As more than 30,000 fans were filing into Finley Stadium last month for a pair of touted soccer matches, Paul Smith had more on his mind than just the accommodations.
Smith announced Tuesday afternoon that he was resigning as executive director of the 20,668-seat facility built 20 years ago. He added that he would help with the transition if needed.
"After the U.S. men's national team game, I kept getting asked, 'What's next?'" Smith said. "I don't know if I just lost passion, but I knew it was time. Between the Chattanooga Market and Finley Stadium, I've worked almost every weekend since my 11-year-old was 18 months.
"By doing this now, they can get someone in place before the start of the Chattanooga FC season."
After becoming general manager of the Chattanooga Market at the First Tennessee Pavilion in 2008 and turning that into a popular destination for Chattanooga-area residents on Sunday afternoons, Smith moved next door in the summer of 2013. He worked with former Finley Stadium executive director Merrill Eckstein for the final six months of that year before taking the reins on Jan. 1, 2014.
Under Smith's guidance the stadium has enjoyed its three most profitable years, surpassing $1 million in revenue for the first time in 2016. Smith was hired at a salary of $75,000 and received a performance-based bump to $86,500 during the summer of 2015.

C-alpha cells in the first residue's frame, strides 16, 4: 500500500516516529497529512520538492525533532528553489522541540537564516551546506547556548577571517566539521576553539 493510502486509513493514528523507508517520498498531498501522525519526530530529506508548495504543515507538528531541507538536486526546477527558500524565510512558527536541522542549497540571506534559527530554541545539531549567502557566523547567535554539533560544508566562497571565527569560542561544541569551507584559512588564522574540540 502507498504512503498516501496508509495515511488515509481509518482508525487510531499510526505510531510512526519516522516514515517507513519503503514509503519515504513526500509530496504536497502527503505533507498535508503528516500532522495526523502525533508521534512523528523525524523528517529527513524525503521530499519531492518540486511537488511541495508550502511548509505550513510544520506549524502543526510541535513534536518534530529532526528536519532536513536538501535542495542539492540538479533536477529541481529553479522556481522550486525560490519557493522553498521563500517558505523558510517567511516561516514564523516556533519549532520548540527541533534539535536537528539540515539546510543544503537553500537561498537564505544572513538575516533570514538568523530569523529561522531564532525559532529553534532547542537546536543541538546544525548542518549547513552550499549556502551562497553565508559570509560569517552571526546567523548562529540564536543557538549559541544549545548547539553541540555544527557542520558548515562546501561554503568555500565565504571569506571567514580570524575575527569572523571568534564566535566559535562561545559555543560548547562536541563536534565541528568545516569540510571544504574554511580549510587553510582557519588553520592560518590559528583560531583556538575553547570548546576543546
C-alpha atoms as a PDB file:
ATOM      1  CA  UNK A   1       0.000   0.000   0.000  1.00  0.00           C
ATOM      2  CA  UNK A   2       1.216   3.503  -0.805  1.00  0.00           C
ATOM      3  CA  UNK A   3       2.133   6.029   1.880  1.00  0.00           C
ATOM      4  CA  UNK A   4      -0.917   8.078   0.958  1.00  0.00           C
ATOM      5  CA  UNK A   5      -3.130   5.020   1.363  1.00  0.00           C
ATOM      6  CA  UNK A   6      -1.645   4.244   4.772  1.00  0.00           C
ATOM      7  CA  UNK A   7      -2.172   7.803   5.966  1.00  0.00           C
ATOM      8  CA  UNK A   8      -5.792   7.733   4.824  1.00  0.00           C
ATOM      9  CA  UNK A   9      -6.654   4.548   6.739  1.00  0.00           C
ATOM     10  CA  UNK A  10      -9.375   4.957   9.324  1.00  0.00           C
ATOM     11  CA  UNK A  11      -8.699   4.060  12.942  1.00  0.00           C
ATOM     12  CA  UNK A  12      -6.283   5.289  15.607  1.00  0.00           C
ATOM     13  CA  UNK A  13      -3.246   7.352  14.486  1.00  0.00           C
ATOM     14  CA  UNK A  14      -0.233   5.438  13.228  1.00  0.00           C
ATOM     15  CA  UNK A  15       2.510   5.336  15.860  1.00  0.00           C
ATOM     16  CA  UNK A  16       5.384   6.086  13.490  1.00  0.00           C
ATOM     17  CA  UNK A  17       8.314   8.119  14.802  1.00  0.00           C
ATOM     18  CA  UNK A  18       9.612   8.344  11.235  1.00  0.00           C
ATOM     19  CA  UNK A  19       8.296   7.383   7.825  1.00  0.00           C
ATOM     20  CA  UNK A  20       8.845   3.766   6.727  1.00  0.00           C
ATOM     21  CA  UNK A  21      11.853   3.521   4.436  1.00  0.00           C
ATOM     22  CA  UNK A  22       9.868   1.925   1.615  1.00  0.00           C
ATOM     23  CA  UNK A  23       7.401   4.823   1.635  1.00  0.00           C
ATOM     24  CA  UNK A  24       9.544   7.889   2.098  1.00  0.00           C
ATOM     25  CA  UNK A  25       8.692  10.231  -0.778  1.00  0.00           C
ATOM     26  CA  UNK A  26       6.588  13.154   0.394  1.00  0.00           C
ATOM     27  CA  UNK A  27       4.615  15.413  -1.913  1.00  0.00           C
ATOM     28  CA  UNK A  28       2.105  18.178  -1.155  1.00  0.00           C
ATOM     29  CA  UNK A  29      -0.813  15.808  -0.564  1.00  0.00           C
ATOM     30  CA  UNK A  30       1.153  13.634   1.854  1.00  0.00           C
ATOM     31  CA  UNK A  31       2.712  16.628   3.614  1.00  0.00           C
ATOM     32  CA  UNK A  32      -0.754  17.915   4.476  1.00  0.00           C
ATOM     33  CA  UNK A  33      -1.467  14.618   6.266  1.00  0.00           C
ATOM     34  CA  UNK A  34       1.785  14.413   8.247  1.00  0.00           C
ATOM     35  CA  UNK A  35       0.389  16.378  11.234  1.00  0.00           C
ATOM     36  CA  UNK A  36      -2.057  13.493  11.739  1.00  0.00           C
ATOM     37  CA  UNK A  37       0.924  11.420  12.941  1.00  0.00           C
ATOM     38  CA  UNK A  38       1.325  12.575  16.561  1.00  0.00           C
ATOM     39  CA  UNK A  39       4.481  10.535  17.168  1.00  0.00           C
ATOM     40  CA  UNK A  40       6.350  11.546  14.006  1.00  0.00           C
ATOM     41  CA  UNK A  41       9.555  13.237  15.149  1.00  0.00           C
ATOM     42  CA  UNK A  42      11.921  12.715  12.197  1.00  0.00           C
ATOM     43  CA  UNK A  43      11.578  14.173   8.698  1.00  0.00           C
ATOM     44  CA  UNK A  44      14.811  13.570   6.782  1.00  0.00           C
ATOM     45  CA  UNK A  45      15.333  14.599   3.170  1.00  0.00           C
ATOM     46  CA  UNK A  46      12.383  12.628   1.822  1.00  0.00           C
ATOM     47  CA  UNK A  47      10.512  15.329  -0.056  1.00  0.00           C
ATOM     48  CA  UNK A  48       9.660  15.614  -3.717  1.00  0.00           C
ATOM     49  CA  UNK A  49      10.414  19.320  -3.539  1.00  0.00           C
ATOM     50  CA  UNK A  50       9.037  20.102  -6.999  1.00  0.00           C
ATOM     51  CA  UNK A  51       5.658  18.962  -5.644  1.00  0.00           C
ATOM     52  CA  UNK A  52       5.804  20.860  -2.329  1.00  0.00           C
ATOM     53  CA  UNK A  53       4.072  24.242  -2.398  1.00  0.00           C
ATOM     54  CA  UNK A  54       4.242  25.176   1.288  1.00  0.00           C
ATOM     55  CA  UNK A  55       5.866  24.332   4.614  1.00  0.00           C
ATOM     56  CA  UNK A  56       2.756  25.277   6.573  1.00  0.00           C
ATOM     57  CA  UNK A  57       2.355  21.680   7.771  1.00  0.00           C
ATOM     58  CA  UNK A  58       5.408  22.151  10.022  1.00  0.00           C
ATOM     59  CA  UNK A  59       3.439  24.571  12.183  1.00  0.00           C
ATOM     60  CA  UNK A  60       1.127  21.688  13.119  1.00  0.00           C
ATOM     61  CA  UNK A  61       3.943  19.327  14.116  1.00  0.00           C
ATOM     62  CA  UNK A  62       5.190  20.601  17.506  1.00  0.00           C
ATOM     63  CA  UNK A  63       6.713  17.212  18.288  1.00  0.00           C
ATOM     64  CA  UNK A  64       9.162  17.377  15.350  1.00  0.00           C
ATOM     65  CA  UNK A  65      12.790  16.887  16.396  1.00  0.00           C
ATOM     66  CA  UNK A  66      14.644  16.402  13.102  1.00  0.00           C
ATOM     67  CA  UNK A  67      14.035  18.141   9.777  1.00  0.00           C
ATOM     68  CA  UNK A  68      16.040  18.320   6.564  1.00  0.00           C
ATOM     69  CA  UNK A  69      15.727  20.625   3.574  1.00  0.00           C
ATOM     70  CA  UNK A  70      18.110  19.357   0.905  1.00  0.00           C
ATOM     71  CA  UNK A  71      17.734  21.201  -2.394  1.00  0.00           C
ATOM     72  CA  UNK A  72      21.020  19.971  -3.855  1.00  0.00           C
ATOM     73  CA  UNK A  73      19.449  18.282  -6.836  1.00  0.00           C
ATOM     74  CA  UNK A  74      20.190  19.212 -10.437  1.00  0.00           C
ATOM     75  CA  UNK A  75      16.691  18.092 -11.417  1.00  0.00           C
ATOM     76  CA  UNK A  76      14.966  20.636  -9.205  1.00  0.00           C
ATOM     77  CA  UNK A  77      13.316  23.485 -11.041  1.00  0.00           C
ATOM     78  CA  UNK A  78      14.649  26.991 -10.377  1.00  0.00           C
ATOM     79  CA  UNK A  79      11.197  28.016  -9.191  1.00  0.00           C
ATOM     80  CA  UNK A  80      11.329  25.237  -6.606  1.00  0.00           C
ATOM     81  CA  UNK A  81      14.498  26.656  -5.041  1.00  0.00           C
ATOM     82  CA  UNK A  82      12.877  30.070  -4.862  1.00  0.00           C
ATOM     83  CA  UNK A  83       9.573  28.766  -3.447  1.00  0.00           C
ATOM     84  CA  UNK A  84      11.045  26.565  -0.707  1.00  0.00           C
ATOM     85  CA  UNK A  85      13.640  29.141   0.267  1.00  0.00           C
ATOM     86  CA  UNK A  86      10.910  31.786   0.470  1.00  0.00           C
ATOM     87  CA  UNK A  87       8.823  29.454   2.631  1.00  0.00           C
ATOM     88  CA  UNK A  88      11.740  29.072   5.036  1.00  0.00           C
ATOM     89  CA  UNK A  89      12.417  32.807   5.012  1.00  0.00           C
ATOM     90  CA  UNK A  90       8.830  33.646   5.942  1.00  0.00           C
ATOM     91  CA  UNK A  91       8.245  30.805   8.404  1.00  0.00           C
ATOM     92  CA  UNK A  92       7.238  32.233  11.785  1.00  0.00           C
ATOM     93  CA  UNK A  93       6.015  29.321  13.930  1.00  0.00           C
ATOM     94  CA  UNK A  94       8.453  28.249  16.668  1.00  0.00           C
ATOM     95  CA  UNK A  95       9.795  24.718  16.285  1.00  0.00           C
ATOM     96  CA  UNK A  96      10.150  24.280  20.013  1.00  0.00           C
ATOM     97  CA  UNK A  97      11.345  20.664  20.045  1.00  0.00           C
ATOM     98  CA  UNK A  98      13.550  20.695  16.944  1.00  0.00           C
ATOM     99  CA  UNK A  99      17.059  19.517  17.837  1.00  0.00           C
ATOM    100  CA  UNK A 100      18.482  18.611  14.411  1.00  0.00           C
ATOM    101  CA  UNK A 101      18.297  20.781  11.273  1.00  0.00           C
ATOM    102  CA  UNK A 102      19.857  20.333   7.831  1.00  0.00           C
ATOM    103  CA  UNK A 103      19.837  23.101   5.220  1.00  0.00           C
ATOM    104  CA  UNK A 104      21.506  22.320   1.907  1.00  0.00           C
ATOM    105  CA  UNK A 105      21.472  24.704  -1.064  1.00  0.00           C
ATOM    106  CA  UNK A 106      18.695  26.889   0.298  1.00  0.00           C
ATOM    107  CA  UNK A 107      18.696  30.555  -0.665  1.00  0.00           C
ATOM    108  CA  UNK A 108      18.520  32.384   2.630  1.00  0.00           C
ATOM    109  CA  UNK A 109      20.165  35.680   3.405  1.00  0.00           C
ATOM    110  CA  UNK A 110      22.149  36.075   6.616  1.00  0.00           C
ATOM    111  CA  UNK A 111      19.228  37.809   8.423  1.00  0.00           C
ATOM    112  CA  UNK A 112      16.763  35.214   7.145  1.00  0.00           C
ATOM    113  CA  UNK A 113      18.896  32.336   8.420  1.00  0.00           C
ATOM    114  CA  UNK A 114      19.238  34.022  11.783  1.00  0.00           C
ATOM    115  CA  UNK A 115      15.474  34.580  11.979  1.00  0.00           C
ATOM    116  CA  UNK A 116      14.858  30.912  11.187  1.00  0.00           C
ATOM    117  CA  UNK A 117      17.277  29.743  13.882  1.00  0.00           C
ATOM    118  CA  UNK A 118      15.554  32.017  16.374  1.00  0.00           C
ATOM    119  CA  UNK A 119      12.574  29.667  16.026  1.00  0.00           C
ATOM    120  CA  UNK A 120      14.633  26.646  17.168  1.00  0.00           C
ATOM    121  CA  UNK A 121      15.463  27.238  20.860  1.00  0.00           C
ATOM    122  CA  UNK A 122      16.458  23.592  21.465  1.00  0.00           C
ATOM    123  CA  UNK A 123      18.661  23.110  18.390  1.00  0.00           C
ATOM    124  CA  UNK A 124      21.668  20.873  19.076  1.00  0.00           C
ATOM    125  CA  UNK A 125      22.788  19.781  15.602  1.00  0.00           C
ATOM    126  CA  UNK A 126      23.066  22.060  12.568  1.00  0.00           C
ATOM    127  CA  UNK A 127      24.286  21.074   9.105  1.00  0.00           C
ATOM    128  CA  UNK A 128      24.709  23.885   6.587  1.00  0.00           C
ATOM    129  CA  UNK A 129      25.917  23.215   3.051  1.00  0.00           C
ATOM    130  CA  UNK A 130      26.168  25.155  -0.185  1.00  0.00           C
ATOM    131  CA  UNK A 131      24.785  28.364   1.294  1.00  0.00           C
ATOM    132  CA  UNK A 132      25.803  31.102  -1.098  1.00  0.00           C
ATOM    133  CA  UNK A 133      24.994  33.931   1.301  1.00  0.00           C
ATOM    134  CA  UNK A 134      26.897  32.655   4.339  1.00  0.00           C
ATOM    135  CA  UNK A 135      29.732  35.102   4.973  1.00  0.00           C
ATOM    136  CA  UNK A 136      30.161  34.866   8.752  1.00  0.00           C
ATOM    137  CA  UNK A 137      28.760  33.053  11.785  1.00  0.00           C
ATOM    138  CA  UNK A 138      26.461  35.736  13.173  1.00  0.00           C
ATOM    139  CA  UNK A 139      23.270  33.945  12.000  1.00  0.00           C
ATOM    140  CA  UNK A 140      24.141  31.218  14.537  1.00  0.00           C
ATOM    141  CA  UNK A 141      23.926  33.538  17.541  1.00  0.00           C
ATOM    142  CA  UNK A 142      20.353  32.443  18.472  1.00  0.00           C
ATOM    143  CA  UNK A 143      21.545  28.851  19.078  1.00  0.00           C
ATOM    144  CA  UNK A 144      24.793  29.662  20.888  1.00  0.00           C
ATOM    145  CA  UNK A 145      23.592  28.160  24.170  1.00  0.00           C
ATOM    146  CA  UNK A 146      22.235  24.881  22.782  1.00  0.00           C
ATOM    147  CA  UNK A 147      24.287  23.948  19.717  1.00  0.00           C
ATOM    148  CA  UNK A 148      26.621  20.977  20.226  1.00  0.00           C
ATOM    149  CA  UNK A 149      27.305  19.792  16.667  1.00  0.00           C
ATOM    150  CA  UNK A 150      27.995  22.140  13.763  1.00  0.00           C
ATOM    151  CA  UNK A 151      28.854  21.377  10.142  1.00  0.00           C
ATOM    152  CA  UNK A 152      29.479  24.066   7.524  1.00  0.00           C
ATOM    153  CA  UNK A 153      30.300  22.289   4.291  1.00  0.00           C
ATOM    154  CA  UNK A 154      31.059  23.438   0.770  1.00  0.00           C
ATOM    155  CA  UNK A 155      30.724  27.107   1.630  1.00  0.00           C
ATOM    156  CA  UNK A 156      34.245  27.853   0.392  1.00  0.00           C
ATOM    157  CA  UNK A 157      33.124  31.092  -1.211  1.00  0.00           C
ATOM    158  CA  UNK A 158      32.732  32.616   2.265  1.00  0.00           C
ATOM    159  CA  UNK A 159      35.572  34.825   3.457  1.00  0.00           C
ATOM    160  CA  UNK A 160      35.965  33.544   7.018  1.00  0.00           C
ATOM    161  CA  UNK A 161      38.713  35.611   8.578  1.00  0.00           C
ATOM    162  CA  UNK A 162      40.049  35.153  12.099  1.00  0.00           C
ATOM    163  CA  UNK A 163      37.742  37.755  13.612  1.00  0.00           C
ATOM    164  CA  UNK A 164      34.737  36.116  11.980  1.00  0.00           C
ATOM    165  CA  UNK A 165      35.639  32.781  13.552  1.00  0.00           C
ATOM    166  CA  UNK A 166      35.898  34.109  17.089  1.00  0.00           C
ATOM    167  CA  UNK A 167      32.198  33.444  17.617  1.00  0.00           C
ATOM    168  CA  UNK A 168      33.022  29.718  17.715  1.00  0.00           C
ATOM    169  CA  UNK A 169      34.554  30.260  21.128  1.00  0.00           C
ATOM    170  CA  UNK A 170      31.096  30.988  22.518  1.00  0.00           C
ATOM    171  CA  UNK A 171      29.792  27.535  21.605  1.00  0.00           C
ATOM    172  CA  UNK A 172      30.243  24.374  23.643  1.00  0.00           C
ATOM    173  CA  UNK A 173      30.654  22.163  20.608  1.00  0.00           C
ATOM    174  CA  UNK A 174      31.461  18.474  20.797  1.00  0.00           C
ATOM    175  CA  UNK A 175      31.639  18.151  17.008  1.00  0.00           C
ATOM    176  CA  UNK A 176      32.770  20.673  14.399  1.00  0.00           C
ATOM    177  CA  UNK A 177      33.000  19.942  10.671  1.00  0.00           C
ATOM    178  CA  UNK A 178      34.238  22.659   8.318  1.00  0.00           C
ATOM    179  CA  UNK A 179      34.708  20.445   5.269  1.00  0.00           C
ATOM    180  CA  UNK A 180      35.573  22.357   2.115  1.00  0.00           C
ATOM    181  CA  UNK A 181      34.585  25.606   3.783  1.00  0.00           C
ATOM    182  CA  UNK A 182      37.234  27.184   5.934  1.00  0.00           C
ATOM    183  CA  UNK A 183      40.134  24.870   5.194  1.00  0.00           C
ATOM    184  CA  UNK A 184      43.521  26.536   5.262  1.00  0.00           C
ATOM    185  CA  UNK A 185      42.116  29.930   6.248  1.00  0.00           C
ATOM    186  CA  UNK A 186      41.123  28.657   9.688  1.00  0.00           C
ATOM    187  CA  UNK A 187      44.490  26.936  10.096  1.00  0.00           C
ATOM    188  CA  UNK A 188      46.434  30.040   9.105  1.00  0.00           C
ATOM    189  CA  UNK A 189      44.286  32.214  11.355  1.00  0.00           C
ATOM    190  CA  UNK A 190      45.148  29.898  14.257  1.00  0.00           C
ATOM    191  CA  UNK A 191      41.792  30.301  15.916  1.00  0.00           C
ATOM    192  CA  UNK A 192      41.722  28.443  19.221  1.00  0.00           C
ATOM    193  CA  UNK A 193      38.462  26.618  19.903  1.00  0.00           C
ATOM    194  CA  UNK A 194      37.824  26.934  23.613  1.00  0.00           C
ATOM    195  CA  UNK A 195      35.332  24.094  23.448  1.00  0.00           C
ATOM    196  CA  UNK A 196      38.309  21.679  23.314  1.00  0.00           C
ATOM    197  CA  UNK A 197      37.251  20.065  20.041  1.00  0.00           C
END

"We're in the best financial position we've ever been in," former Stadium Corp. board chairman Bryan Patten said last March.
Growing up a "faculty brat" on the McCallie School campus and selling Cokes at Chamberlain Field when former University of Tennessee at Chattanooga football coach Russ Huesman played for the Mocs, Smith was a 1984 graduate of Page High School in Franklin, Tenn. He spent 12 years in the automotive paint business before returning to school at UTC and graduating summa cum laude in sports administration in 2001.
Smith said there are "prospects" regarding his next endeavor in Chattanooga, but he did not want to elaborate for now.
"I think my track record speaks for itself as far as taking something that needs to be fixed," he said. "I think that's my skill, and I want another good challenge. This was a tough, demanding job, and it's not the kind of job you keep forever. It was just the right time for me to step away.
"I'm really proud of the turnaround and all the partnerships that made it possible. We've turned it into a true community stadium."
Contact David Paschall at firstname.lastname@example.org or 423-757-6524.